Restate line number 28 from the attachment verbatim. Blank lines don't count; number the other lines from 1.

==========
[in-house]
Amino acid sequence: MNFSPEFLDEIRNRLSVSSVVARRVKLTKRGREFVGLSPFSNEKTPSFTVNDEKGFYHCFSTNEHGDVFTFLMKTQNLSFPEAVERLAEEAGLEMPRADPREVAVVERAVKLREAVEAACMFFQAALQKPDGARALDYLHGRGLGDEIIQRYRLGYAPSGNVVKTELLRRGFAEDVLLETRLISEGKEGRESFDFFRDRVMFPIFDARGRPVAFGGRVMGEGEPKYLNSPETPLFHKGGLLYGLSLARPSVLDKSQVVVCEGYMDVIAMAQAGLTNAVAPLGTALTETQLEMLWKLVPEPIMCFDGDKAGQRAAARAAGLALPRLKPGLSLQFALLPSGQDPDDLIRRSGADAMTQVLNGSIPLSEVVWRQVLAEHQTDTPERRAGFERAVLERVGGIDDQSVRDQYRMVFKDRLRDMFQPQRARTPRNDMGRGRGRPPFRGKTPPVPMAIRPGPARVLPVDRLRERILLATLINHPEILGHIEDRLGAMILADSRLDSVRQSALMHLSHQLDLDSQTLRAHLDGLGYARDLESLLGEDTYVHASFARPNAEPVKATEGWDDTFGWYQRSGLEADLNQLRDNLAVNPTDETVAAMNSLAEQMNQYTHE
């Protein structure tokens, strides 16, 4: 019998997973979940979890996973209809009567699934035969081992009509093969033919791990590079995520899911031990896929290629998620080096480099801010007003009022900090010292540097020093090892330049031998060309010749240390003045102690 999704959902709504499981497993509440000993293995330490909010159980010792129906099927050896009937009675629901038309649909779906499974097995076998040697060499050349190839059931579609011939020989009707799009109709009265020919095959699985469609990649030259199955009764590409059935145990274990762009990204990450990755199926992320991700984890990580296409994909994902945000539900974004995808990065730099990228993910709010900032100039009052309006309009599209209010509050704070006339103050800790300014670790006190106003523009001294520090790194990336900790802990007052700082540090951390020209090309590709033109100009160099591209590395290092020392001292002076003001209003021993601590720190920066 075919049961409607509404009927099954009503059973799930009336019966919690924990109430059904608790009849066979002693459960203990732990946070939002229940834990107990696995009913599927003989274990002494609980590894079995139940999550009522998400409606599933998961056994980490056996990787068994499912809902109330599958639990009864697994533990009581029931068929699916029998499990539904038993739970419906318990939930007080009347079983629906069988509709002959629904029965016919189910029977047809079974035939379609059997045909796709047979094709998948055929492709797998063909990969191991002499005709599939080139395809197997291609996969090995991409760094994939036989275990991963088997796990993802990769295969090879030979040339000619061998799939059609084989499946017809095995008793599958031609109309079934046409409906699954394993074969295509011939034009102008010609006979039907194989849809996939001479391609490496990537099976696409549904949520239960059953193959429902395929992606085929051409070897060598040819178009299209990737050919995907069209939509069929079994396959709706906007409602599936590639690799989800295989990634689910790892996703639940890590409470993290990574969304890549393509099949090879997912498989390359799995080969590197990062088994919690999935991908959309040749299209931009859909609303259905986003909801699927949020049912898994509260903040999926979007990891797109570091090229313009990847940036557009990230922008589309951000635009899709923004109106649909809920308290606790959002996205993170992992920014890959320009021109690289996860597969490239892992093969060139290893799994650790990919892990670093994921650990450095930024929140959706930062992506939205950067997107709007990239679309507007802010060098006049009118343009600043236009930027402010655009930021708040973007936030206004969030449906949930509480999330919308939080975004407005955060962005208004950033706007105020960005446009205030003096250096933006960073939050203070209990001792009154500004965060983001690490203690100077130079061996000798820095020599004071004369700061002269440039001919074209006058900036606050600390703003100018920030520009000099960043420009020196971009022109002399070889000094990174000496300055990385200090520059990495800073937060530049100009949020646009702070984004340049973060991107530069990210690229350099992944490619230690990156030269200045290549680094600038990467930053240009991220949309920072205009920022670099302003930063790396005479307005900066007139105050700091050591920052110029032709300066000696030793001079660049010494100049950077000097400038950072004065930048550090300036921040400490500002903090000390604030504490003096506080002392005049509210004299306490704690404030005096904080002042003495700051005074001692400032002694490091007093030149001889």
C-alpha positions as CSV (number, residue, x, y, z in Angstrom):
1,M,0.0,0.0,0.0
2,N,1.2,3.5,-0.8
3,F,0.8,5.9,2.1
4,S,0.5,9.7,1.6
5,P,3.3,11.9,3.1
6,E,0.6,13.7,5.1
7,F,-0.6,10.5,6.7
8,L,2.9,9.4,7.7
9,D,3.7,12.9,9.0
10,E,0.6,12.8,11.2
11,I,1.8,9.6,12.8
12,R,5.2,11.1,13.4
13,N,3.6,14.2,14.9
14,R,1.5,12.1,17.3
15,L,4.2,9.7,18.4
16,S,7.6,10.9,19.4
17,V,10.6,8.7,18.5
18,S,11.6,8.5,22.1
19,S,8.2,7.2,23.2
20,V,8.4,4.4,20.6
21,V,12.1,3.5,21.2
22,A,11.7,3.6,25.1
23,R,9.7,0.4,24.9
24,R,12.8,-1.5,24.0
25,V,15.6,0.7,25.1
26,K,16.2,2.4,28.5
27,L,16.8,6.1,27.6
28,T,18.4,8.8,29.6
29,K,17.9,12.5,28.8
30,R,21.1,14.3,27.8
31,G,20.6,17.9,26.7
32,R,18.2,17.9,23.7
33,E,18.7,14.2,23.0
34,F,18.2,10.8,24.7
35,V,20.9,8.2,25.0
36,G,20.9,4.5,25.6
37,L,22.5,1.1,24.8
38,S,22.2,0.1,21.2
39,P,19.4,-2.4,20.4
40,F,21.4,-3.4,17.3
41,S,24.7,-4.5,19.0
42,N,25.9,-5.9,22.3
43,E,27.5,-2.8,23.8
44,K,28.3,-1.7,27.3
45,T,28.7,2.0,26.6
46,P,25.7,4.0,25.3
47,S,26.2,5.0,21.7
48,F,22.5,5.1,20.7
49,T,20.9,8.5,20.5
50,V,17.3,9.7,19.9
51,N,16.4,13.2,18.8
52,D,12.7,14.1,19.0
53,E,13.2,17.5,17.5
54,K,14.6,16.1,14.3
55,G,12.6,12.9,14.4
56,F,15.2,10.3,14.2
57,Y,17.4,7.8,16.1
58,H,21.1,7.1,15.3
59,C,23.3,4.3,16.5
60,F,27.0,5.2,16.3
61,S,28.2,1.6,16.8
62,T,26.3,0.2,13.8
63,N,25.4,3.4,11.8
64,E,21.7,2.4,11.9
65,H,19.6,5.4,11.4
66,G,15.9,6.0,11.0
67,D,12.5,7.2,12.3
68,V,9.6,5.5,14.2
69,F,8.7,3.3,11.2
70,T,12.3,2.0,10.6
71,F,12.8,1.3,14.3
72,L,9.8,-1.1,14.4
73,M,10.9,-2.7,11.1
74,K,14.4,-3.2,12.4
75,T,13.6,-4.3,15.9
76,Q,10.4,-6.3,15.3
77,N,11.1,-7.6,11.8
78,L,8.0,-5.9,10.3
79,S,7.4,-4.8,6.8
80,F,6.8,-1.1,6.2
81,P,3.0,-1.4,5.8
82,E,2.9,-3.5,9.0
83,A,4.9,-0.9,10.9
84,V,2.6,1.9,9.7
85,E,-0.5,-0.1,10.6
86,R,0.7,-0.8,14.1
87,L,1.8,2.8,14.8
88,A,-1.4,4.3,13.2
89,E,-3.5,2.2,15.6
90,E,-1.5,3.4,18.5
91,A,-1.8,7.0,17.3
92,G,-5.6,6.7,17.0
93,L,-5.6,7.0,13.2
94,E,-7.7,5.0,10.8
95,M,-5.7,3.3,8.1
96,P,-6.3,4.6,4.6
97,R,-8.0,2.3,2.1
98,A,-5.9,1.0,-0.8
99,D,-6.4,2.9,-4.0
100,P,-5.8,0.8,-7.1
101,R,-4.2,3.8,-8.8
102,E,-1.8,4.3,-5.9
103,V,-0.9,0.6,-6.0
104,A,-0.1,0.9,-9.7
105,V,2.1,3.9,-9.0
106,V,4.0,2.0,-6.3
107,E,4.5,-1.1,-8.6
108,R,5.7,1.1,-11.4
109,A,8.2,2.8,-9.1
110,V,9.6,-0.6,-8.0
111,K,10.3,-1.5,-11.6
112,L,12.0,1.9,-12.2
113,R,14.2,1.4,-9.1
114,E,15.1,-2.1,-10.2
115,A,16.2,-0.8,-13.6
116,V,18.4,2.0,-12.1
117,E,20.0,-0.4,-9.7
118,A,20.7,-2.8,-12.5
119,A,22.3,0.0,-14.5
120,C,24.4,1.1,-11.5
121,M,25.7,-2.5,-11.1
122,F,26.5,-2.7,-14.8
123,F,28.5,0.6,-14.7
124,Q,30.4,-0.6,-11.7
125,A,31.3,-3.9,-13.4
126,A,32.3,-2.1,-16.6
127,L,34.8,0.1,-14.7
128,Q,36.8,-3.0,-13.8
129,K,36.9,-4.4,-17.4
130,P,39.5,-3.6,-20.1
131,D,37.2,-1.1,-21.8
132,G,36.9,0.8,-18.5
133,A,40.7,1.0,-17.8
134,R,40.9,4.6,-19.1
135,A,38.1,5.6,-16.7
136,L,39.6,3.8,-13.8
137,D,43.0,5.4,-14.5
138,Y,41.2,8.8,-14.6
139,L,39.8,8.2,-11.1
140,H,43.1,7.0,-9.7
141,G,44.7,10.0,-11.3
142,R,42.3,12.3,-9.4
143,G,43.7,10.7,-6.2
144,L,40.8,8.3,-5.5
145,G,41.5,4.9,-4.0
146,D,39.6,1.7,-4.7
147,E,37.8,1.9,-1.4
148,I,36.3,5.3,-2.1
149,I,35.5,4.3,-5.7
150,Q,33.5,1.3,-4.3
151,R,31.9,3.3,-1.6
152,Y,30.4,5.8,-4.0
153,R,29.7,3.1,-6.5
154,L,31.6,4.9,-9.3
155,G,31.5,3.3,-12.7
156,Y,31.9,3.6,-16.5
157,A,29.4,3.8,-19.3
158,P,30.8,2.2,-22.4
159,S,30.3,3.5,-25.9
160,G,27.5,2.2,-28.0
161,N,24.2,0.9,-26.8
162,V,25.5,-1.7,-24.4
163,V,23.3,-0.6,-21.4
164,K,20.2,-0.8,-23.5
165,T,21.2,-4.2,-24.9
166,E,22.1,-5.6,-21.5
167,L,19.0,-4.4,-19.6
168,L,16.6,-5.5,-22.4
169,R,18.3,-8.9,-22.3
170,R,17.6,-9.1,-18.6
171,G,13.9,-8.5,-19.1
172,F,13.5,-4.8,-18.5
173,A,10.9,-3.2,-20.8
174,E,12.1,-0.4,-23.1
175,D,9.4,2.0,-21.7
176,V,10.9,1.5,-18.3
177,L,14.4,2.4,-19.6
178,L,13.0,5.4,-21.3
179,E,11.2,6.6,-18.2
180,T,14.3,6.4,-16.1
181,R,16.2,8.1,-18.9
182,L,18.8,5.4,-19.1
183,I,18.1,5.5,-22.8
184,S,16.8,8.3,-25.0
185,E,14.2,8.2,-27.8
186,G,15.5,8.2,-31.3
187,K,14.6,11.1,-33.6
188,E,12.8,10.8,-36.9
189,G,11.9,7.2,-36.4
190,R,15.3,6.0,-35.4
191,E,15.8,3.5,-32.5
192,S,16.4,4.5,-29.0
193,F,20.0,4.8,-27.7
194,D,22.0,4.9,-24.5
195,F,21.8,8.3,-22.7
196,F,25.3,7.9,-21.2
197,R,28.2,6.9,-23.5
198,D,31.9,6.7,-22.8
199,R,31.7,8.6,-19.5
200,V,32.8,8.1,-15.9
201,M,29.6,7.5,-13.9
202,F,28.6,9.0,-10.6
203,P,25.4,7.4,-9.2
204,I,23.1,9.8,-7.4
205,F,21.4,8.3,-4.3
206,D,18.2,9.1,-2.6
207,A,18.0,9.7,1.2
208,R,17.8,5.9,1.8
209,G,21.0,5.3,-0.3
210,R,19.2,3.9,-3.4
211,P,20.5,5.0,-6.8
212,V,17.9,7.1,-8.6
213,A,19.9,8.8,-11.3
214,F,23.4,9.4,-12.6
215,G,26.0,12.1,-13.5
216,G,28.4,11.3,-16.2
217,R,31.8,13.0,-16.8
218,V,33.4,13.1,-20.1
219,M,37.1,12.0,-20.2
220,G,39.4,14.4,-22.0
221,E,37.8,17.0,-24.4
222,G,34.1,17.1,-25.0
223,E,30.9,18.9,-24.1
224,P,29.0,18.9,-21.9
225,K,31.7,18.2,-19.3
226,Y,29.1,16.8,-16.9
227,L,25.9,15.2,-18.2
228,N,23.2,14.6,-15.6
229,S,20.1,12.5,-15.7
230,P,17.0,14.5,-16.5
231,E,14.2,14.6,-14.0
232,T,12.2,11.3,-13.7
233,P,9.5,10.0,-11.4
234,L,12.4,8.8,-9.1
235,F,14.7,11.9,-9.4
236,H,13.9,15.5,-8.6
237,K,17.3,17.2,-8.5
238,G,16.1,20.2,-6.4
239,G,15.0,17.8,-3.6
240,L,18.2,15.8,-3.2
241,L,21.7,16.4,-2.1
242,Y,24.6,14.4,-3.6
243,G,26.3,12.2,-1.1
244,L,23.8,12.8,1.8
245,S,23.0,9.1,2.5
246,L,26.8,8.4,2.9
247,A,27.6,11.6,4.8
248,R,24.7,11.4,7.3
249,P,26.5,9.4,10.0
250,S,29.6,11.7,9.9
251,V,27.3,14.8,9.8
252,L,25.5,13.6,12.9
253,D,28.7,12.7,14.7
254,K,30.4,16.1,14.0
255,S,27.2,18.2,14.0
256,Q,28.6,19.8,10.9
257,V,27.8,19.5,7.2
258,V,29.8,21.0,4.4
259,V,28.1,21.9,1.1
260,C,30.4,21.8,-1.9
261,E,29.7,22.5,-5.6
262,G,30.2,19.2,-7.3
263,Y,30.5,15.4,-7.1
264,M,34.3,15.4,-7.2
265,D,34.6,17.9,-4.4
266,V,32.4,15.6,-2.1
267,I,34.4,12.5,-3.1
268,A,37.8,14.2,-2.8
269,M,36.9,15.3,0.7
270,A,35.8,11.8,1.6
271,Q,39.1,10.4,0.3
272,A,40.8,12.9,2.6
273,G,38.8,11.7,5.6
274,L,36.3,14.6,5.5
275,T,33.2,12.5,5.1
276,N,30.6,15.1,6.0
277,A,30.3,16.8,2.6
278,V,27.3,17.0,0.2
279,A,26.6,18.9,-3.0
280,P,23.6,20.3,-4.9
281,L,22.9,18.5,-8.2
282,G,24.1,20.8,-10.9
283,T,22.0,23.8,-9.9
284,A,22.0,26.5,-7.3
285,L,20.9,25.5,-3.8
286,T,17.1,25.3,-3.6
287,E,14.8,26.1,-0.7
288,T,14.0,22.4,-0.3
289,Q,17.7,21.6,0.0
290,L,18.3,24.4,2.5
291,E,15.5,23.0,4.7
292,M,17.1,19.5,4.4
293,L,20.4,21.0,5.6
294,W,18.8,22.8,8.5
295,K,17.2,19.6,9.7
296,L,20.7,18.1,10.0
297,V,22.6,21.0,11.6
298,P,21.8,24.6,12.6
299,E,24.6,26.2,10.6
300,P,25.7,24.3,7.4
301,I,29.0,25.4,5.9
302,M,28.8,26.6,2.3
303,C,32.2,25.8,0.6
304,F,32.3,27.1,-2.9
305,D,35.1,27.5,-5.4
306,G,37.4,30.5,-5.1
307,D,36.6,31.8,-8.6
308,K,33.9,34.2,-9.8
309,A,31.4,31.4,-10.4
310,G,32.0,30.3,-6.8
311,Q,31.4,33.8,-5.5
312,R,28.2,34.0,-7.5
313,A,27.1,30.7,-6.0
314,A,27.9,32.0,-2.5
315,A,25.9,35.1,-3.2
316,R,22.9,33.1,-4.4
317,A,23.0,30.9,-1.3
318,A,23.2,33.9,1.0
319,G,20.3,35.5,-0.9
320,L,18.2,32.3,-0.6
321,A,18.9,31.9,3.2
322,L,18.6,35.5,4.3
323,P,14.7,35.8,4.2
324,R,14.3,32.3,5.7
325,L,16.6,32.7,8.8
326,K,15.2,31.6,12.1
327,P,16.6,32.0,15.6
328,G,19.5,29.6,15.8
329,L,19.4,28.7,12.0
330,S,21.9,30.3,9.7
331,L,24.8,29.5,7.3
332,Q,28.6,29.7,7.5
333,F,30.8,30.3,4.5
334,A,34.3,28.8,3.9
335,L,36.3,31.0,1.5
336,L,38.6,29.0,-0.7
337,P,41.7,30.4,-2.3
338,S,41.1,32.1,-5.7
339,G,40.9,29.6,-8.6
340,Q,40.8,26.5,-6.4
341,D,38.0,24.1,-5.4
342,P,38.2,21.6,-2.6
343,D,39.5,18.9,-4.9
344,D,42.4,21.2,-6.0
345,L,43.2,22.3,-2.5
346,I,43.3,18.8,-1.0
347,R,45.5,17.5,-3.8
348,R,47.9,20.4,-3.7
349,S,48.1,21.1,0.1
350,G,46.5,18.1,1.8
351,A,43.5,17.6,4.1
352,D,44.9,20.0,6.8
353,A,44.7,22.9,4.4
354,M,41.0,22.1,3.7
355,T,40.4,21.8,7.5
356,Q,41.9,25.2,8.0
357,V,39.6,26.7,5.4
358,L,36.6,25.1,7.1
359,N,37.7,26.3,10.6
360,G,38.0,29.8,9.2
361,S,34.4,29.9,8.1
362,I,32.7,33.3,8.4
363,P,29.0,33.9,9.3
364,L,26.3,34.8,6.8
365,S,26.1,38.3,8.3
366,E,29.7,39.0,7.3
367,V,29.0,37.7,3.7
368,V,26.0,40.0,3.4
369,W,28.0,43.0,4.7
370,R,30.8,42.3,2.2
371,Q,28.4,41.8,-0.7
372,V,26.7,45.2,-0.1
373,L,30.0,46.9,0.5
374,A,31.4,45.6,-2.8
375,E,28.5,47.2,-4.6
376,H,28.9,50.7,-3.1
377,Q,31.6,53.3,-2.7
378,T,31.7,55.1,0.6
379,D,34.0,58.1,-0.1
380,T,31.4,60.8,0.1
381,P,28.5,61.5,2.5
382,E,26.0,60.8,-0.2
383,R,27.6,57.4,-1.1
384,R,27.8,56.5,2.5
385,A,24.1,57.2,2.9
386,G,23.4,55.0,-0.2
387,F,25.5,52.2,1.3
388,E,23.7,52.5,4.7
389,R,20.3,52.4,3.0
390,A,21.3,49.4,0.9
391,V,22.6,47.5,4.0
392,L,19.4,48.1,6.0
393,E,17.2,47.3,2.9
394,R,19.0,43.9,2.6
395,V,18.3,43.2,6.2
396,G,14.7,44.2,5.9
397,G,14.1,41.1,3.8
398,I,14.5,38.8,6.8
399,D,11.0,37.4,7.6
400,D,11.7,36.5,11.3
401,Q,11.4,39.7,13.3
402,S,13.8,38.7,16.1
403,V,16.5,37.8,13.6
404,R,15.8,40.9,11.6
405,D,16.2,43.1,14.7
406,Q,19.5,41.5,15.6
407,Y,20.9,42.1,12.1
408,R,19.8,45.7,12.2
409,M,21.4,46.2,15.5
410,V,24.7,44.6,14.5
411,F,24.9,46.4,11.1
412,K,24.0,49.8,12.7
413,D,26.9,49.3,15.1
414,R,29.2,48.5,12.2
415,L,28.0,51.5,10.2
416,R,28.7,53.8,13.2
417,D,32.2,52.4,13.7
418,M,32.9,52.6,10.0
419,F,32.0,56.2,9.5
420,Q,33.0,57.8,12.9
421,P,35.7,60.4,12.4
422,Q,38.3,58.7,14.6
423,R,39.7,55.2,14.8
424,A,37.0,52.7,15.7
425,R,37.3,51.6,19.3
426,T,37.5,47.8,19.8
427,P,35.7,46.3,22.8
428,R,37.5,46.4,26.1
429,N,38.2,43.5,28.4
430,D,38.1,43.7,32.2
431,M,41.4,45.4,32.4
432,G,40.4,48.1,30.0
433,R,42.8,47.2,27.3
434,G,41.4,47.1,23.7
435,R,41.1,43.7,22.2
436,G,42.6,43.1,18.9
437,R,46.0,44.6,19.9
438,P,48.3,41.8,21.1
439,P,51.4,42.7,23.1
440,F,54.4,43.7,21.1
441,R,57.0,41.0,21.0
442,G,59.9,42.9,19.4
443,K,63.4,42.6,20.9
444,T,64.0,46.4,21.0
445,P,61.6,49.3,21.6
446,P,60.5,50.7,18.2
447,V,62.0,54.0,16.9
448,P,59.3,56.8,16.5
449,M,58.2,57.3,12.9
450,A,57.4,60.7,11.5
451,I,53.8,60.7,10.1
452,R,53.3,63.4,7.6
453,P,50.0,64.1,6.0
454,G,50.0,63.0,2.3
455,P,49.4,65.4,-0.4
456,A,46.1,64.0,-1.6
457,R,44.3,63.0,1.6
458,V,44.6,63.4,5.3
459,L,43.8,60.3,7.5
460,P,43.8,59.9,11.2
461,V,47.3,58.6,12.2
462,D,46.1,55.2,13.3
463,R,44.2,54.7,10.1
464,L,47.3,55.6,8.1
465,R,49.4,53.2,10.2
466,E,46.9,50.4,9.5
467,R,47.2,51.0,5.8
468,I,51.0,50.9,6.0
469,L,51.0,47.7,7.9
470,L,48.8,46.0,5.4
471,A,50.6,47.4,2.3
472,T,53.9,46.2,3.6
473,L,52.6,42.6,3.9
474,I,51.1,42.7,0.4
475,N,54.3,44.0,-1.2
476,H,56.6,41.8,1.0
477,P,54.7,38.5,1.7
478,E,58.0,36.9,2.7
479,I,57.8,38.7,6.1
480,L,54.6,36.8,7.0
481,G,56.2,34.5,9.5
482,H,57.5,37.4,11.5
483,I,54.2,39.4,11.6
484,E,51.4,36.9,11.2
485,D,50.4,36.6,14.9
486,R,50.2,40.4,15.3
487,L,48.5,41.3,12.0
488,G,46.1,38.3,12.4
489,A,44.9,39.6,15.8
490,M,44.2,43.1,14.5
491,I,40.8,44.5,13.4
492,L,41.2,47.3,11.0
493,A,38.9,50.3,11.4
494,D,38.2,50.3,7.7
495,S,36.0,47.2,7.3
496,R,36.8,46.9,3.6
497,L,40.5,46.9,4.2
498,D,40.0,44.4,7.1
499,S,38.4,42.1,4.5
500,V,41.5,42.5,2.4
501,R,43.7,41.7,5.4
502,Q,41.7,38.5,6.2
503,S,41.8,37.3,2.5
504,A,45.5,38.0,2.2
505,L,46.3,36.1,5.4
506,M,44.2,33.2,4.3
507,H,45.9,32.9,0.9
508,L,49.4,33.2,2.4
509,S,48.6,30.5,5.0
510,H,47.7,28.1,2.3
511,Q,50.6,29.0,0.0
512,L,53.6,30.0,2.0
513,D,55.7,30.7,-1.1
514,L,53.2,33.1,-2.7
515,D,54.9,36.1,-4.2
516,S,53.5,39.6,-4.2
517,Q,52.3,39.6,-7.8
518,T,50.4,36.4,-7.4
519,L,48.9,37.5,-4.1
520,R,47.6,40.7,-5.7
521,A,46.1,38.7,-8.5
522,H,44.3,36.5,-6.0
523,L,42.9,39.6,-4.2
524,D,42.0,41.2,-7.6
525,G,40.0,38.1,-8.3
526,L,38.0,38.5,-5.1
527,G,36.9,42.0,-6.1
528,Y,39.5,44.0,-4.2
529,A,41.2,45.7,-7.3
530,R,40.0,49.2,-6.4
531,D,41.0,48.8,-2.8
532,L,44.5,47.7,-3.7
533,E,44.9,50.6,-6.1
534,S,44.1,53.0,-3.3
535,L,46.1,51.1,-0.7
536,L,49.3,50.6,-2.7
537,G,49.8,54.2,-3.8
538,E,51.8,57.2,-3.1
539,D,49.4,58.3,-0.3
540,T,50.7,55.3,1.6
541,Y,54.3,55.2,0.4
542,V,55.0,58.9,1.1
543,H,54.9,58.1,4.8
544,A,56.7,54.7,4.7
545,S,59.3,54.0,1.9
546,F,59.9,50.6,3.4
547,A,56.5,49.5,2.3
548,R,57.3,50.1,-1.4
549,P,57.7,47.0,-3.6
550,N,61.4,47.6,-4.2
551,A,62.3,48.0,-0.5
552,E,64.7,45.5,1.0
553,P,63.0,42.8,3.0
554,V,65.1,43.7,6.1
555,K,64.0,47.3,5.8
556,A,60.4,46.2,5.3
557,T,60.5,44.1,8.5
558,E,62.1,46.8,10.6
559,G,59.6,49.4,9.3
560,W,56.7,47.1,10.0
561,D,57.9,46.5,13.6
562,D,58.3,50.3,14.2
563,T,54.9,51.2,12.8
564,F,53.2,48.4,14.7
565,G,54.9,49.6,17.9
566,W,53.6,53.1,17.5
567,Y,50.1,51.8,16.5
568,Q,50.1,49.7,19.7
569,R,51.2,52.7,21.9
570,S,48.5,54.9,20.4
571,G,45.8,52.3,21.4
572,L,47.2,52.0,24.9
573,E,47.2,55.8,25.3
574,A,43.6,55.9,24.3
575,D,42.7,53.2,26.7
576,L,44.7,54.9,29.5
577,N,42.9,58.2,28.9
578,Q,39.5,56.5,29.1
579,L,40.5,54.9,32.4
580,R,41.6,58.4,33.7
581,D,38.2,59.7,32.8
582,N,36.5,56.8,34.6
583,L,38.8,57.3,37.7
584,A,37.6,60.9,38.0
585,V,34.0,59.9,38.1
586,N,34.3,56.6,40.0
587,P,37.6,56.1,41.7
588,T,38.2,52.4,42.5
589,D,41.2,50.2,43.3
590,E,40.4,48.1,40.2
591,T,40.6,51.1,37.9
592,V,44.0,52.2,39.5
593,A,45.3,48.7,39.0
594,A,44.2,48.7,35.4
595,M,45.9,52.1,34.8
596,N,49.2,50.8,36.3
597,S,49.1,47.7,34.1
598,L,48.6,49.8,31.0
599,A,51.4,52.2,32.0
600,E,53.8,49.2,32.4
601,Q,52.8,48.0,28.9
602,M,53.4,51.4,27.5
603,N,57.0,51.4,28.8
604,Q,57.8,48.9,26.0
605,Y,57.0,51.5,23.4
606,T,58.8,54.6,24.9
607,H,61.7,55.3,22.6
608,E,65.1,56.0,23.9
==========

24,R,12.8,-1.5,24.0